Living with
Juvenile Arthritis

What is juvenile arthritis?

Juvenile idiopathic arthritis is the most common type of arthritis in children. This condition was previously known as juvenile rheumatoid arthritis because medical experts know that is similar to rheumatoid arthritis as an autoimmune disease which affects the joints; however, they do not know the exact cause of juvenile rheumatoid arthritis, making the condition idiopathic (or of unknown cause).

 

While some children may experience symptoms of arthritis for only a few months, others may have them for the rest of their lives, and some types of juvenile idiopathic arthritis can cause serious complications, like growth problems, joint damage and eye inflammation.
Therefore, treatment should not only focus on controlling pain and inflammation but must also aim to improve function by preventing further joint damage.

 

How do you know you have juvenile arthritis?

Symptoms can affect one or many joints.

There are several different subtypes of juvenile idiopathic arthritis, namely: systemic, oligoarticular and polyarticular. The type of juvenile arthritis your child has will determine which symptoms they experience and to what extent.

The most common signs and symptoms of juvenile idiopathic arthritis in children are:

  • Joint pain: You may only notice this in your child because they potentially may limp. The pain is usually worse in the morning and may come about after an injury and worsen over time. Additionally, joint pain of juvenile idiopathic arthritis is usually experienced in both joints, on both sides of the body, equally.
  • Chronic and severe inflammation and pain in the eyes.
  • Joint swelling and redness: These symptoms are common and are often first noticed in larger joints such as the knee or hip.
  • Joint stiffness: The lower back and other joints may become less flexible, with certain movements causing pain. The stiffness is usually worse in the morning or after resting, when your child may appear clumsier than normal.
  • Fever and rash: Children with juvenile arthritis often have an unexplained fever and rash, that comes and goes regardless of whether they are sick or not.
  • Fatigue: Affected children often experience extreme, chronic exhaustion, regardless of physical activity and whether they have gotten enough sleep the night before.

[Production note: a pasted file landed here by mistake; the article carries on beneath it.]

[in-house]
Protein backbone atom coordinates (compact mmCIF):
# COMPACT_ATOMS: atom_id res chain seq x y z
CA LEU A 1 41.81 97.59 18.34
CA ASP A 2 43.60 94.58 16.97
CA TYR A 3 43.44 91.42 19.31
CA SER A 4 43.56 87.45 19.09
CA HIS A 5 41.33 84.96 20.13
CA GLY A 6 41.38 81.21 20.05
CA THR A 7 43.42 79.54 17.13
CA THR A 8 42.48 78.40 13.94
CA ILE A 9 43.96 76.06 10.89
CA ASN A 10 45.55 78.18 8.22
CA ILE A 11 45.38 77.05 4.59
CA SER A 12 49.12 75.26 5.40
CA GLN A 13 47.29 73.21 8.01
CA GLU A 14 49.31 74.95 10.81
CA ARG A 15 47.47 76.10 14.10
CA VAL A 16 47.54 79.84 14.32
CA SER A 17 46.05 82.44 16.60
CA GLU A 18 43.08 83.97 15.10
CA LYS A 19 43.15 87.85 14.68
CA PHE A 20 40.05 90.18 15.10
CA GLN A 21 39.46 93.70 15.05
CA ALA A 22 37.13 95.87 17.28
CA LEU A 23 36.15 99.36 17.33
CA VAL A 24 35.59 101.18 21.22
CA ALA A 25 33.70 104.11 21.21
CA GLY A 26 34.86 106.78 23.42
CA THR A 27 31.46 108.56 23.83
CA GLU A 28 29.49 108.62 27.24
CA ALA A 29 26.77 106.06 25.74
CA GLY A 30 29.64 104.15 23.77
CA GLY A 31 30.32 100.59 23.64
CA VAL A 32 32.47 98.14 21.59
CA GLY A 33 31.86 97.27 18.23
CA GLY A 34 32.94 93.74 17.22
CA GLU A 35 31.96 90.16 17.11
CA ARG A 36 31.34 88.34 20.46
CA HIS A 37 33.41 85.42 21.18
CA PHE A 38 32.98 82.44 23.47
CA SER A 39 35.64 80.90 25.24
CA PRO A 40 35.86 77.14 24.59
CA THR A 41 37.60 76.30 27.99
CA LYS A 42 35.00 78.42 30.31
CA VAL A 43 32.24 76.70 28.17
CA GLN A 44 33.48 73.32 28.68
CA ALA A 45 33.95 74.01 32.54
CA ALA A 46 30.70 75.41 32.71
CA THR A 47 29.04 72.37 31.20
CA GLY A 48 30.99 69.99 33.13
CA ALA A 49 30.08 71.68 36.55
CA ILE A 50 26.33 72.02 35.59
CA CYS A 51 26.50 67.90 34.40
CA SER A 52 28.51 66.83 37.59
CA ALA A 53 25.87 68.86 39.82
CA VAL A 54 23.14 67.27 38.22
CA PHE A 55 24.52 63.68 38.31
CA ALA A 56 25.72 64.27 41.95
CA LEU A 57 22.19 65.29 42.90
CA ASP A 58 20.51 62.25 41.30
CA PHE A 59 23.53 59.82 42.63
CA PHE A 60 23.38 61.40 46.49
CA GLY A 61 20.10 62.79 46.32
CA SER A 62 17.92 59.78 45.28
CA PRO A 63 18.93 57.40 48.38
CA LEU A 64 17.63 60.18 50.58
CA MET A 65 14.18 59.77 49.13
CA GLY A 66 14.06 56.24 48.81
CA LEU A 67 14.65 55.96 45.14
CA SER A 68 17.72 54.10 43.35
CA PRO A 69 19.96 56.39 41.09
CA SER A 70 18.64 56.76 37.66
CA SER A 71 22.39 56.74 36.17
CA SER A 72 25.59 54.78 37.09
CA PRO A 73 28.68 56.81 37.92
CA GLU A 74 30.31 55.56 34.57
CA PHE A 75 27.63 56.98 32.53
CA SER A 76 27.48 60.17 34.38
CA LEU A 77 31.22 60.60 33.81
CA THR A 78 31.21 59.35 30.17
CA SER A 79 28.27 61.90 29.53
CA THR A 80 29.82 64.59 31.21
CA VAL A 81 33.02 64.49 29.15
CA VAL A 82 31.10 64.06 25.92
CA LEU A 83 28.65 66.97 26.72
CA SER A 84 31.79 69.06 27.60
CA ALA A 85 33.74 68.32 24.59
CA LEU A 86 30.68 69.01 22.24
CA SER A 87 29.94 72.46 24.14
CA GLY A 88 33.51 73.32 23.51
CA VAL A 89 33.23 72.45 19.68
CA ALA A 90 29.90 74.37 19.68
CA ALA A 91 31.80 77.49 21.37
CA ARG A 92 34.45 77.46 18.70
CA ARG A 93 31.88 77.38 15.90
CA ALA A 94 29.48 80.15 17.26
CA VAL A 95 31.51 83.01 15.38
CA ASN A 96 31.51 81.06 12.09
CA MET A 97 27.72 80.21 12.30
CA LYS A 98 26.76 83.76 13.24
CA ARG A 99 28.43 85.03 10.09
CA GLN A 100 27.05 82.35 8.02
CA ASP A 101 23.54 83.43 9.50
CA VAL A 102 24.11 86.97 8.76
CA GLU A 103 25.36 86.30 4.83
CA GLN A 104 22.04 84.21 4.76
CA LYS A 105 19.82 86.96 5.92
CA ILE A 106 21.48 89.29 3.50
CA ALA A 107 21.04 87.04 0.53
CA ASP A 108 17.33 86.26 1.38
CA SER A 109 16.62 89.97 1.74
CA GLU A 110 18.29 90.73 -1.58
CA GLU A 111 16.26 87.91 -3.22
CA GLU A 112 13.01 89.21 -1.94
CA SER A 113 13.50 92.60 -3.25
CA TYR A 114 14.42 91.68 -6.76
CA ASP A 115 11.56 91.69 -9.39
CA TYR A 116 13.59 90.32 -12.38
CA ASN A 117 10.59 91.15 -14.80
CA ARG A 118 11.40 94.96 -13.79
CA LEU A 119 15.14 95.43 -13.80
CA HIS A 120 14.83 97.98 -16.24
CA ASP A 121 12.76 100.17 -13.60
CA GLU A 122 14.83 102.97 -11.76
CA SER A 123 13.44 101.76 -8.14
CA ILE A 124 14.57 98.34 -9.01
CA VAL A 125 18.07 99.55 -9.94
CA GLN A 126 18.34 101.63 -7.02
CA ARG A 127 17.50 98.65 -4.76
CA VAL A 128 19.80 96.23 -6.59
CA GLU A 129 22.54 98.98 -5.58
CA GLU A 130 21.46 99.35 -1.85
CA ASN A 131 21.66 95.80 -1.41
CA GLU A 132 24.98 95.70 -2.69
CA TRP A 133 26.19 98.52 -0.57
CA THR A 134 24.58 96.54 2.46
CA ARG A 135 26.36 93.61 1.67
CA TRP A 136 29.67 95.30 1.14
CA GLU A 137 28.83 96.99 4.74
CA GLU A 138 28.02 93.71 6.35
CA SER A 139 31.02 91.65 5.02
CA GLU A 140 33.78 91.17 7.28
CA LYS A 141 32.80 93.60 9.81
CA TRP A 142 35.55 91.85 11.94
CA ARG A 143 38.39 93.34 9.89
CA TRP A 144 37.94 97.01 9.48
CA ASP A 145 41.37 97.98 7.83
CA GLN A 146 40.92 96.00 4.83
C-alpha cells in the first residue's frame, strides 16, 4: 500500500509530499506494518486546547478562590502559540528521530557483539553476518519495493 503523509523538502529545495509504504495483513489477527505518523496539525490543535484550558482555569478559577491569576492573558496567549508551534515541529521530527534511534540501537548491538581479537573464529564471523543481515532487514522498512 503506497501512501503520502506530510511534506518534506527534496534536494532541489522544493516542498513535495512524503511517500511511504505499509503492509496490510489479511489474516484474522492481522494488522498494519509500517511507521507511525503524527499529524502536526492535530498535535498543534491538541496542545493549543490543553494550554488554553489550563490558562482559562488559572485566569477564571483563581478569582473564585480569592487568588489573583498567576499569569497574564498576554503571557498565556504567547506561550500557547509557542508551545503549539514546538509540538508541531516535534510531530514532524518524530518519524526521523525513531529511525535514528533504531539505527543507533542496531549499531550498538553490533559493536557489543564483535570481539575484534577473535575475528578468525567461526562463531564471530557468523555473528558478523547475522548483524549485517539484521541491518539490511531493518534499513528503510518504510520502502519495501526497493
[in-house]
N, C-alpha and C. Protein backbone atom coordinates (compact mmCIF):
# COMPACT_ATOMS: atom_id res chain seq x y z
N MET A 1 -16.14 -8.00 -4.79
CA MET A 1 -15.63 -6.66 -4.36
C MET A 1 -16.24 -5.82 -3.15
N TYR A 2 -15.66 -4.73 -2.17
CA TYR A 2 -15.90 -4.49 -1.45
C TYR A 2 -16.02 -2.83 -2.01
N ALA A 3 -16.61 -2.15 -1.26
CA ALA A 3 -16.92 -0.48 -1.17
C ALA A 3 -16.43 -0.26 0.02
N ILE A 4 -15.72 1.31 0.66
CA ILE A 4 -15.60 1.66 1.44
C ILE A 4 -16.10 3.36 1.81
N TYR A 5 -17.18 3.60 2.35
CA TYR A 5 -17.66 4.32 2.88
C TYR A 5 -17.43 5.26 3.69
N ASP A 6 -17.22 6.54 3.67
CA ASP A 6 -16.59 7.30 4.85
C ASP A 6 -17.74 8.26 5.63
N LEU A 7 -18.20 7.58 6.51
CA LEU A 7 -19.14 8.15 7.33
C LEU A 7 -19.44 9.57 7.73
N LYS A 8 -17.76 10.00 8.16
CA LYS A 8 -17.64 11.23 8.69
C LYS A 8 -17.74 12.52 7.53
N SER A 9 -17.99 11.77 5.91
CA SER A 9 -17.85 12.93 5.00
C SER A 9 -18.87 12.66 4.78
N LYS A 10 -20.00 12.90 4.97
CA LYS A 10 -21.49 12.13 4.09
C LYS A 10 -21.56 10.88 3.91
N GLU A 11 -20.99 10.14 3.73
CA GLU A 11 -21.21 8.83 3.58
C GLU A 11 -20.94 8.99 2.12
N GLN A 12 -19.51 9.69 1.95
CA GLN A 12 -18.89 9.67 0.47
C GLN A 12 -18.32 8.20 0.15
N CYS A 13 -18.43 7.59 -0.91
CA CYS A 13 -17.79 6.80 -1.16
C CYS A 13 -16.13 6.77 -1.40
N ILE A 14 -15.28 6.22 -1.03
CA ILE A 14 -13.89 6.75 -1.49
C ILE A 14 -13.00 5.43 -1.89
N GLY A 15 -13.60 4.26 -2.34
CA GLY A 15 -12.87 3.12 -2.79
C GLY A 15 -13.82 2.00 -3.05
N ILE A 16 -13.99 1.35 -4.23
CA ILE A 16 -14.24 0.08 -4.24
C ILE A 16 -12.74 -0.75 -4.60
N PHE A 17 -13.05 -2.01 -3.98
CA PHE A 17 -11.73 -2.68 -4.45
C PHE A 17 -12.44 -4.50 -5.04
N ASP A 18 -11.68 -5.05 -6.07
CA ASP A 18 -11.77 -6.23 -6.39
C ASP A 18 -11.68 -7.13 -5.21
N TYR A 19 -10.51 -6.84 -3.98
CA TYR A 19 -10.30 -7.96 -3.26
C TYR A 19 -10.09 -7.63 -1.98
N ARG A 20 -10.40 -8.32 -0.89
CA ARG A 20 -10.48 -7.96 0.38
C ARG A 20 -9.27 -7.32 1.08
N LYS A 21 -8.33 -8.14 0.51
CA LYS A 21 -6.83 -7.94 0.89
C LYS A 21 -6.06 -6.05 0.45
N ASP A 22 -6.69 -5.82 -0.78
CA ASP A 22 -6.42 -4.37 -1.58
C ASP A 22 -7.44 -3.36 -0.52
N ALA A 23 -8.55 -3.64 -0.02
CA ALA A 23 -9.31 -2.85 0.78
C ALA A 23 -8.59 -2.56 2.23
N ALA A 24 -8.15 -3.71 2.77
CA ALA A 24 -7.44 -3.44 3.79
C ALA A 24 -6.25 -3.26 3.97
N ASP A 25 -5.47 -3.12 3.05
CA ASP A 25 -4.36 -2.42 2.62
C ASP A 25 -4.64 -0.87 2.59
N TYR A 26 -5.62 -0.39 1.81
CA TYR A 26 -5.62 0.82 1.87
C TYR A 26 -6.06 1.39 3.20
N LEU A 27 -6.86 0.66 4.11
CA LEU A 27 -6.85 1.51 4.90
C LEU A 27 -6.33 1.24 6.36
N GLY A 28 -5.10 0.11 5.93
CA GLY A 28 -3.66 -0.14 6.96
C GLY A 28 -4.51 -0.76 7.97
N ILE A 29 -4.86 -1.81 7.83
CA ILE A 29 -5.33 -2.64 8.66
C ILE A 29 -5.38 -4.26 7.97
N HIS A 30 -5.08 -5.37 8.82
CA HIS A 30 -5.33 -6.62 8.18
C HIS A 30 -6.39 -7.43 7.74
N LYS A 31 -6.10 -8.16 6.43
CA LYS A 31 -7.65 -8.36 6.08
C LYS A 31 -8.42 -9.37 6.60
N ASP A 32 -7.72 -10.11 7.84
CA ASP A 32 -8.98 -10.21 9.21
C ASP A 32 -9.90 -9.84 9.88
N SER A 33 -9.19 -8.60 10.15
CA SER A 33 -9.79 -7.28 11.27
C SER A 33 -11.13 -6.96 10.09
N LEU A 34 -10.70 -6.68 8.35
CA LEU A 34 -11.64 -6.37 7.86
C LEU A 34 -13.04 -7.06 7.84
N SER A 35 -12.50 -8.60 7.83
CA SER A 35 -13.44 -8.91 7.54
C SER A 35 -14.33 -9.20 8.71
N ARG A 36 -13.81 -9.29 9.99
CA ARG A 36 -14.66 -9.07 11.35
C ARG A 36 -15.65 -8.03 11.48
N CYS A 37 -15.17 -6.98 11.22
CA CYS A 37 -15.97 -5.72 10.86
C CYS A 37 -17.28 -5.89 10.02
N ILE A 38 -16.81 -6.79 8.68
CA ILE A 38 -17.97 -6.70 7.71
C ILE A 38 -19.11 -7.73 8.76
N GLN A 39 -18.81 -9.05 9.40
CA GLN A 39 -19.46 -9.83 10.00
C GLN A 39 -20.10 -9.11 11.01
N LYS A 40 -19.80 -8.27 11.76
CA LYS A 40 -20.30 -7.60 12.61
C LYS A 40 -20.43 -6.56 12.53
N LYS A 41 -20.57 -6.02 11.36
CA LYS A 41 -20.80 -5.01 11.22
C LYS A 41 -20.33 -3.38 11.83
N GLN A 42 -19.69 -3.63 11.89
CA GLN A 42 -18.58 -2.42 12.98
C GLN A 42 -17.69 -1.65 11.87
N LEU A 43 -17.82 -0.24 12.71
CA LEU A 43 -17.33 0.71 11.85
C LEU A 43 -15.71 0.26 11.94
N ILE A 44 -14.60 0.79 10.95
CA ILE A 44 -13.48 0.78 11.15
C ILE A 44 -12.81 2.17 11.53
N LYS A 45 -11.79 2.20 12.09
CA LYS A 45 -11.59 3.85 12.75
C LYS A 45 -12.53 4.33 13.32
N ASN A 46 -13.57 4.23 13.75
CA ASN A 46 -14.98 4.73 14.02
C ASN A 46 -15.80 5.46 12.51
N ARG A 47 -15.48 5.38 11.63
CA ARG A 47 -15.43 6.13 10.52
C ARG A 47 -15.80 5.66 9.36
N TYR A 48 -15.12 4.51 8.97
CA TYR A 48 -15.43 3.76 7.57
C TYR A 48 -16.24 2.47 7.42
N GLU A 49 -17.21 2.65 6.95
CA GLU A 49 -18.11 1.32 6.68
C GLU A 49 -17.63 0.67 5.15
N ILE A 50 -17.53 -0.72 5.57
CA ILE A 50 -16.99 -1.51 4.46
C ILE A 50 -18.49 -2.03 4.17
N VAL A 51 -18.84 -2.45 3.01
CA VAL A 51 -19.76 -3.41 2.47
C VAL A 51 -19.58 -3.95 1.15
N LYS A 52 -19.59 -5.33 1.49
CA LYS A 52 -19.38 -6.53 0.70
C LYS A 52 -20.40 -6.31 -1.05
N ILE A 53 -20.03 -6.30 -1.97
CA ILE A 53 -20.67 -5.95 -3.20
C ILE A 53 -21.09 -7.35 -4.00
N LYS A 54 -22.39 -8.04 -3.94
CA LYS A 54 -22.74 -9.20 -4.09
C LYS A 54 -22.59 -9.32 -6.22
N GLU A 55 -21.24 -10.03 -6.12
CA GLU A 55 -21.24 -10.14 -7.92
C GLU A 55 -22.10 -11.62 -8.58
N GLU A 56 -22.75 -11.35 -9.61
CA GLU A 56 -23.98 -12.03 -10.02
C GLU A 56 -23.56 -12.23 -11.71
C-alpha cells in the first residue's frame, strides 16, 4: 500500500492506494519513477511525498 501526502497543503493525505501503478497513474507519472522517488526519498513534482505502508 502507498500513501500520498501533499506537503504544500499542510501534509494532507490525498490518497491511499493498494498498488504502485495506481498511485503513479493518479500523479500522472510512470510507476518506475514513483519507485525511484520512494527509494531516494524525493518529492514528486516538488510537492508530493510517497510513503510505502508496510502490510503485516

• Poor appetite and weight loss: A child with juvenile arthritis might stop eating foods they once enjoyed, losing weight.

Like other forms of arthritis, juvenile idiopathic arthritis is typified by times when symptoms flare up and become more severe.

 

When to see your doctor:
Take your child to the doctor if they have experience any of the above symptoms for a week or longer.

 

 

What causes juvenile arthritis?

Most research indicates that juvenile idiopathic arthritis is an autoimmune disease.

The condition occurs when the body’s immune system mistakenly attacks its own joint tissues. However, it is not known why this happens, but both genetics and environmental factors seem to play a role, with some forms of juvenile idiopathic arthritis more prevalent amongst girls.

 

Additionally, evidence suggests that allergies may also trigger genes causing arthritis, leading to the development of juvenile idiopathic arthritis.

 

 

Living and managing

Parents and caregivers can teach children the following lifestyle management tips for their arthritis, including:

  • Staying active: Make sure your child stays physically active, as low intensity exercise strengthens the muscles around joints, making joints more stable, and increasing joint flexibility and mobility.
    Your child should try light aerobic activities like walking, swimming or water aerobics, which place minimal stress on joints.